December 5, 2010
A Thanksgiving Day lesson in political philosophy – Jeff Keren guest posts at Not PC on individual effort vs collectivism.
TVNZ Whizzing through the years – Brian Edwards looks back with the help of YouTube.
Twelve Days of Christmas – Keeping Stock puts a price on the gifts and includes the Irish version of the song.
Movie Economics – Macdoctor and the difference between giving and not taking.
Political crystal ball – the Veteran and No Minister looks ahead to 2011.
And now for something completely different – Food court flashmob does the Hallelujah Chorus at Inquiring Mind.
Welcome to Commissioner Marshall – Stephen Franks on the Police COmmissioner to be.
Uesless information for you – Lindsay Mitcehll on who’s paid for what.
Dulce et decorum est – Monkey with Typewriter on miners.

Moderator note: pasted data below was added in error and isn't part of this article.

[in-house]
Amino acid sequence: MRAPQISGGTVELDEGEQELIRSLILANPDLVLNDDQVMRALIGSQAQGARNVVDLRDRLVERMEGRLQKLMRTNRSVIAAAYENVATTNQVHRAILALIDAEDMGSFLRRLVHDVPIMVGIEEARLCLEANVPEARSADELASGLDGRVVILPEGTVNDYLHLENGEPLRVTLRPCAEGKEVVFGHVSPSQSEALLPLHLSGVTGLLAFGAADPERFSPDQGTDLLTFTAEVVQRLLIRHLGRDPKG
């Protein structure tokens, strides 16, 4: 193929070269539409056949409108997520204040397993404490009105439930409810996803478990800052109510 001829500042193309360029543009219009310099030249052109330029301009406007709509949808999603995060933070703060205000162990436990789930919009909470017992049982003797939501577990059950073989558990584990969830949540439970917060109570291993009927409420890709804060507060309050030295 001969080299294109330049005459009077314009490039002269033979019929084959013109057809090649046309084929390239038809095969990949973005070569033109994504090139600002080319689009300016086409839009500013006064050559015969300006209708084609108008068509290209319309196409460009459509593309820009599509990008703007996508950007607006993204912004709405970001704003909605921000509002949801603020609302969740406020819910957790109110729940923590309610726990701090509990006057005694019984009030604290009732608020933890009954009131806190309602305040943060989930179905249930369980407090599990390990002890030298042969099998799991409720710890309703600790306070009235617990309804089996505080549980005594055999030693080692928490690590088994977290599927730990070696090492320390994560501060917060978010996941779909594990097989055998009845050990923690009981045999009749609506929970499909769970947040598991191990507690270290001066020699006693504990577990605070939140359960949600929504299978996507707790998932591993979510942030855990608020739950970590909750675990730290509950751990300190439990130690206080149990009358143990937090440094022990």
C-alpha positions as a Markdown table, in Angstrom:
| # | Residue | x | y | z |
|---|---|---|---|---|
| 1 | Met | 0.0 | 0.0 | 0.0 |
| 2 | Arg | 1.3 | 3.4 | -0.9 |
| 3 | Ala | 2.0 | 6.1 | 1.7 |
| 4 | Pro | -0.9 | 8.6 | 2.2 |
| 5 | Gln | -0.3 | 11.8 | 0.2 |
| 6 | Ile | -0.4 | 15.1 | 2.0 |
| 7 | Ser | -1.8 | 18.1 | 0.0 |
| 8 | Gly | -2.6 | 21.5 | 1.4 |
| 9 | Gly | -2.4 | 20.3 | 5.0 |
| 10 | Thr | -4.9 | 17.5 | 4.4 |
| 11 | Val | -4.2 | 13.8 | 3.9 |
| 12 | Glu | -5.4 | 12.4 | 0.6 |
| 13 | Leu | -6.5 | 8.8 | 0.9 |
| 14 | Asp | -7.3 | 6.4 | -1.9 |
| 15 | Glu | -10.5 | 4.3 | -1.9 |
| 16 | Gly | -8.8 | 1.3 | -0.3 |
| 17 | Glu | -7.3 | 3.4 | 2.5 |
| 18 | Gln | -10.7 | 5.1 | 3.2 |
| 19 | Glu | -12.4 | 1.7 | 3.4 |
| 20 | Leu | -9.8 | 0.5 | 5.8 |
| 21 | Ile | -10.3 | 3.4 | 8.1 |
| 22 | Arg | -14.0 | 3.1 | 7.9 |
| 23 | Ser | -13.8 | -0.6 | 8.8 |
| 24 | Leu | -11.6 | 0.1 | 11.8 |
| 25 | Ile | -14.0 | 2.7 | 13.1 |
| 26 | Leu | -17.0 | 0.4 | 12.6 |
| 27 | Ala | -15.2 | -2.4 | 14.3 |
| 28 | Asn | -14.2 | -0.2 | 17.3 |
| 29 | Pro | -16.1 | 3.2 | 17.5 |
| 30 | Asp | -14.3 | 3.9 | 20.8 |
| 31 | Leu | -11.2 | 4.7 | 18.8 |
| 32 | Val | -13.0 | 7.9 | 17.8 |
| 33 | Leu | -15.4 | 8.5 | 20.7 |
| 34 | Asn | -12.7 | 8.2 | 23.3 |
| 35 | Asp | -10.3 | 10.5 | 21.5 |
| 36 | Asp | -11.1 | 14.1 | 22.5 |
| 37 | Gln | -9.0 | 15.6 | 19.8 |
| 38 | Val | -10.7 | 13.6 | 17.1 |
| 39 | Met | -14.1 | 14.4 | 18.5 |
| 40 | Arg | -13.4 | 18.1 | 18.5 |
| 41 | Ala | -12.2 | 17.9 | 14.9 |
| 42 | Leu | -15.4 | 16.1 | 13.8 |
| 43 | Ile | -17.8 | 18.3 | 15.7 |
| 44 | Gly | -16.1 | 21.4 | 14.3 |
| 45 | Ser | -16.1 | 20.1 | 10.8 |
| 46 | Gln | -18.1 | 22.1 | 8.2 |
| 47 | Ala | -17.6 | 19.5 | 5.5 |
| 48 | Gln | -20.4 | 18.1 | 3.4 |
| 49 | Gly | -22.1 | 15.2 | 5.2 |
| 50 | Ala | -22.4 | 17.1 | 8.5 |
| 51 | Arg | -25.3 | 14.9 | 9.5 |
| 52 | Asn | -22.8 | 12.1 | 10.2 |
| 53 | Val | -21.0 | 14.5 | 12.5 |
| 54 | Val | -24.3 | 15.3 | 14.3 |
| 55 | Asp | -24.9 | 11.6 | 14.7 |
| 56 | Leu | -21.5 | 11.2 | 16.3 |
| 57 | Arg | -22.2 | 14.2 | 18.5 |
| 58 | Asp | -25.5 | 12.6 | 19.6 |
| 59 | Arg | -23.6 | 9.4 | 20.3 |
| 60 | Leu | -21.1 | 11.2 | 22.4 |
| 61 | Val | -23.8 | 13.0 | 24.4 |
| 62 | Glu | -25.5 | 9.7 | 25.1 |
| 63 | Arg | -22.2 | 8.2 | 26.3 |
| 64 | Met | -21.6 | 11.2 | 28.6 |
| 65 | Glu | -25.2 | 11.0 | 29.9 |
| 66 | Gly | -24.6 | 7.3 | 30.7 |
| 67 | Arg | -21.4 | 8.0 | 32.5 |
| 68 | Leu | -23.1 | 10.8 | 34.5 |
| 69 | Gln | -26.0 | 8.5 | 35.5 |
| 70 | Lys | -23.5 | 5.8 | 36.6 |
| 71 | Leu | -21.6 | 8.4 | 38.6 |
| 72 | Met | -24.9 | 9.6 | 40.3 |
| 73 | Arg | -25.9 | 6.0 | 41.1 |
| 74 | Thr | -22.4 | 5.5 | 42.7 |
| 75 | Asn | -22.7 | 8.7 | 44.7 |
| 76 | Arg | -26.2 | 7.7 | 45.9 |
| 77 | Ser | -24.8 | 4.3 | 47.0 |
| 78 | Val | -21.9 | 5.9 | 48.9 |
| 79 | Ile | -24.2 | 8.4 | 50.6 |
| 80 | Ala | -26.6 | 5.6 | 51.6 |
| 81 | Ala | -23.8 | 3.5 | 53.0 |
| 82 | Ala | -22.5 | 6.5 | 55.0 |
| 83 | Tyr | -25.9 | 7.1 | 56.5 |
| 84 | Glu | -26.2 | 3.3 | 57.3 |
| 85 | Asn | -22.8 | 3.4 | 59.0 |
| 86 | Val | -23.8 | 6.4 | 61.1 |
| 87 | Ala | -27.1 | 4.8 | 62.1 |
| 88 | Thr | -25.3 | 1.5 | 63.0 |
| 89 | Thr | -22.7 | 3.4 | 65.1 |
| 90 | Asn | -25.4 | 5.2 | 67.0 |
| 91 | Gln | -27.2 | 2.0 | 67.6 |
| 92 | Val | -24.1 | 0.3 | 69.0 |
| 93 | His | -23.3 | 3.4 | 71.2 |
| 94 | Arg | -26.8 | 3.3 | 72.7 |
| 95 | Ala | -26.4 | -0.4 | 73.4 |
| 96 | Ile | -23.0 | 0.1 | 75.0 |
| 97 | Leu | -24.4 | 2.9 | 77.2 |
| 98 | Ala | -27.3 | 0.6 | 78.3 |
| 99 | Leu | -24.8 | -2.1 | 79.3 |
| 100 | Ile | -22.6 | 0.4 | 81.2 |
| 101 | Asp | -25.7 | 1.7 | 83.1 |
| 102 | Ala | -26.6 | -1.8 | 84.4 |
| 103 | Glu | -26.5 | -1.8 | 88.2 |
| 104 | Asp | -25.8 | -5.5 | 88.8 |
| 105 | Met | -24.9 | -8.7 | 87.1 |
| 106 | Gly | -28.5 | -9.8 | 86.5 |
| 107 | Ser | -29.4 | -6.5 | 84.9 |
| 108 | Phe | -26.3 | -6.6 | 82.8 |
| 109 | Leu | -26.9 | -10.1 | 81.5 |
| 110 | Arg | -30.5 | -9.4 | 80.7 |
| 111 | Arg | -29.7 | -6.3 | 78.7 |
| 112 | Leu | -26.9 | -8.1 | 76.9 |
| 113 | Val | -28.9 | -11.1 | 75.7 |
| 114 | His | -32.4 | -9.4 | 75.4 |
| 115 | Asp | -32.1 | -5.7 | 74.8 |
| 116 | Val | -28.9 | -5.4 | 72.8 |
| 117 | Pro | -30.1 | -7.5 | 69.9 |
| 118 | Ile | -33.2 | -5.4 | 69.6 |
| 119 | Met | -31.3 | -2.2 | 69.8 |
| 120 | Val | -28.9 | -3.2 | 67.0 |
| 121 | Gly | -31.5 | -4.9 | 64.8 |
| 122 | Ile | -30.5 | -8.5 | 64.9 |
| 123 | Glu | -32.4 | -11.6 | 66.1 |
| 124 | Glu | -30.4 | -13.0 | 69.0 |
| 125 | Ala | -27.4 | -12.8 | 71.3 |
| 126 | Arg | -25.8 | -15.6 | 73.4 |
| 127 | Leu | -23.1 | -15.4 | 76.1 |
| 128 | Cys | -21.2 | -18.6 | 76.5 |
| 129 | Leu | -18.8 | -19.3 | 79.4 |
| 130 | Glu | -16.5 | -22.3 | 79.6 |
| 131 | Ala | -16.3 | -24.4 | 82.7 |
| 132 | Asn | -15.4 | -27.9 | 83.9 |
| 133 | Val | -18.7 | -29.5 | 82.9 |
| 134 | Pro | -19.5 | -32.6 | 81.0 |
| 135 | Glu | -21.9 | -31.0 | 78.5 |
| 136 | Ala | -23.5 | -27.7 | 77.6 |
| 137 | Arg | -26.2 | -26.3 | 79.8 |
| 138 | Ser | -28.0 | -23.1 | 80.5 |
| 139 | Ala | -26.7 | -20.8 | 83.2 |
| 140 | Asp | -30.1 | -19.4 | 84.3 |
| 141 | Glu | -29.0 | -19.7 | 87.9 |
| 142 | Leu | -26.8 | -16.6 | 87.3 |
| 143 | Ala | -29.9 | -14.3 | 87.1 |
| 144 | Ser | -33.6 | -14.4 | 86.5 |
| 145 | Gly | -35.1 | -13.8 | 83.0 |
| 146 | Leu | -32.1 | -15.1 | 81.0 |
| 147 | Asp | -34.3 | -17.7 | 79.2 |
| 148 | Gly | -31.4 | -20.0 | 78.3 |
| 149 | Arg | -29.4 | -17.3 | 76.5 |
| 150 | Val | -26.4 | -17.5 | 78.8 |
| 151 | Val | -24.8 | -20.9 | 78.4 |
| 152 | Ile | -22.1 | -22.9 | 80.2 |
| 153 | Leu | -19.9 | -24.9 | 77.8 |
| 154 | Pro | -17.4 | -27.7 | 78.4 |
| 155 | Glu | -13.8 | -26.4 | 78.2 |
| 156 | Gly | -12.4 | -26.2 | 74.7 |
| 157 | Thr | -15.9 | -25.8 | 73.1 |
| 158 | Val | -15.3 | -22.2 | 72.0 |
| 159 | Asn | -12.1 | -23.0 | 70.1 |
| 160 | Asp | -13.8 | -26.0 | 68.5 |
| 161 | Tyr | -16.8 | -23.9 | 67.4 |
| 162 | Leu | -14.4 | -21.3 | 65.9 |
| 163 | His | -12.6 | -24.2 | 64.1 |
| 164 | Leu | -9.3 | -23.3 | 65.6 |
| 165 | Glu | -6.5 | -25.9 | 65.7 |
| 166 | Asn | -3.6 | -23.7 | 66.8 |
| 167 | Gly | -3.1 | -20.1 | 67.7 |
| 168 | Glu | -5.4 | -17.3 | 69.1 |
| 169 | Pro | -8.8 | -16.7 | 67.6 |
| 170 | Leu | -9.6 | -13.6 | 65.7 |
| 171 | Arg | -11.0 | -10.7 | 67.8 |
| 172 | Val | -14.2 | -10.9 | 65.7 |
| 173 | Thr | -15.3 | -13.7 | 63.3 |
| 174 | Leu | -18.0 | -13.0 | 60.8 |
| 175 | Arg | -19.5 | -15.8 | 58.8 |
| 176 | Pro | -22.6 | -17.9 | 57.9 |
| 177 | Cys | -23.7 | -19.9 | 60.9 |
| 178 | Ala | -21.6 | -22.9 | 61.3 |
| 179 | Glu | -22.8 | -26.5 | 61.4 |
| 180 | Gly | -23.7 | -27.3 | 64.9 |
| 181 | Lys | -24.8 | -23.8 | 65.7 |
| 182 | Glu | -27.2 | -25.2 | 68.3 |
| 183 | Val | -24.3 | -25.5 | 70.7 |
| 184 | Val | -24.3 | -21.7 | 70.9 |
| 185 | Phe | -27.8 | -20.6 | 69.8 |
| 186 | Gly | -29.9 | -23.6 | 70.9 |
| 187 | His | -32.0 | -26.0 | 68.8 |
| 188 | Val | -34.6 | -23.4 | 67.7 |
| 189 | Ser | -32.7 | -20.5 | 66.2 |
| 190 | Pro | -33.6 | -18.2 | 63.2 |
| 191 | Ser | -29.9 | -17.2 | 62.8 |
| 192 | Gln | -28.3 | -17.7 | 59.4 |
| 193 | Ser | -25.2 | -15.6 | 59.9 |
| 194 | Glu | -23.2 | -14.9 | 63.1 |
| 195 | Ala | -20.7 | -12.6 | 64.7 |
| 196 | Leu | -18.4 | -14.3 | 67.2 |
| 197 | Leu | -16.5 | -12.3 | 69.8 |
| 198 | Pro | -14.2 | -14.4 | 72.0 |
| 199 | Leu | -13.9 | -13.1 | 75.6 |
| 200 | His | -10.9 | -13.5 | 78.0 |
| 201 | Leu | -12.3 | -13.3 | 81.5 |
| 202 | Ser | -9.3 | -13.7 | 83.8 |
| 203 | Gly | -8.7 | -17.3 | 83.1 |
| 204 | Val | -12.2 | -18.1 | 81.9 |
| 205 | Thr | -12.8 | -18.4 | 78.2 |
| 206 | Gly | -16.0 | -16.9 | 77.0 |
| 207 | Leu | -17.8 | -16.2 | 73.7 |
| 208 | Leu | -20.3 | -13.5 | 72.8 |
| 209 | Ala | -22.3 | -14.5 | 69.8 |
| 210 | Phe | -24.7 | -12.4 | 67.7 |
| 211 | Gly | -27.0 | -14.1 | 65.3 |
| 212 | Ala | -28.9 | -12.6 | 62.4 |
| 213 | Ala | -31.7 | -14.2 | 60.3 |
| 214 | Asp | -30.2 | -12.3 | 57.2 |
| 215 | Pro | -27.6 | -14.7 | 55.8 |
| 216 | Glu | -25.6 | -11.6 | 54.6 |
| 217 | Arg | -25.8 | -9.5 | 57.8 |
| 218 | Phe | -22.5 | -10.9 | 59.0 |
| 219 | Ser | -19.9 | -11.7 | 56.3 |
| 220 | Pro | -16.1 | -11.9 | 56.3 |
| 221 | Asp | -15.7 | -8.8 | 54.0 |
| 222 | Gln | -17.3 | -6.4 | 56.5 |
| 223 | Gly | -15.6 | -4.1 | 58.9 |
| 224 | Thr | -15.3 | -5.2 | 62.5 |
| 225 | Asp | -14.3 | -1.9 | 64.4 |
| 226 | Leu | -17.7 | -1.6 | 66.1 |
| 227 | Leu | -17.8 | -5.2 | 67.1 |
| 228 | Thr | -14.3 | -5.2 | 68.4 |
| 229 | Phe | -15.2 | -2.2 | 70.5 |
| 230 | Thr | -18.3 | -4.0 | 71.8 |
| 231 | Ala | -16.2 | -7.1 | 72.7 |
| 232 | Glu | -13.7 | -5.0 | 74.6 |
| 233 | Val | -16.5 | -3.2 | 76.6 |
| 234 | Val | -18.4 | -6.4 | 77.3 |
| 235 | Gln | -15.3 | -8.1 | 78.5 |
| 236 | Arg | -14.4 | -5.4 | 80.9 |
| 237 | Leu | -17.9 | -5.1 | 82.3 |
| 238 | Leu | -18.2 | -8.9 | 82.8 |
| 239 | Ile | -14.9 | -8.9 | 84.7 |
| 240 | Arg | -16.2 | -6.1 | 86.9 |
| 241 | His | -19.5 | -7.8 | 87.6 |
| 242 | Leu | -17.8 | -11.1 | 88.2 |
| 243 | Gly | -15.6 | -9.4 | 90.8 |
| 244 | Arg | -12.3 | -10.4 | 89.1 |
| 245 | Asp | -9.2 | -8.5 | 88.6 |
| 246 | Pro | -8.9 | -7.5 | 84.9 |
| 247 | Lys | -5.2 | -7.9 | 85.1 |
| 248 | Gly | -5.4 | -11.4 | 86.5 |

And a couple I missed from Tuesday’s Poem:
Orphans by Michele Amas – Mary McCallum on losing parents.
Not A Tuesday Poem – Ballad for Molly – Cadence pays a musical tribute to her Scottish grandmother.
October 20, 2010
The Time of the Giants by Anne Kennedy is this Tuesday’s Poem.
Among contributions from other Tuesday poets are:
Deep Sea Swimming by Pam Morrison at Cadence.
Harvey McQueen’s Reading Janet Frame at Stoatspring.
Sotto Voce by Clare Beynon at All Finite Things reveal Infinitude.
Thanks by W.A. Merwin at Belinda Hollyer.
Savai’i by Mary McCallum, at O Audacious Book.
And Mariana Isara at Type What You See chose Being the Poem from Walt Whitman’s preface to Leaves of Grass.
May 27, 2010
A couple of days late: this Tuesday’s Poem is Leaving The Tableland by Kerry Popplewell.
It was chosen by Tim Jones who said it showcases her skill at exploring the palce where landscape and memory meet. And it does.
Links on the right hand side of the page take you to others who write or feature a Tuesday Poem.
One of this week’s is Mother Ease by Pam Morrison at Cadence. A poem she says she wrote when being mother was a defining role in my life. I wondered about other shapes ‘motherness’ might take.
Apropos of matters poetic, Beattie’s Book Blog has a couple of gems on old age by Owen Marshall.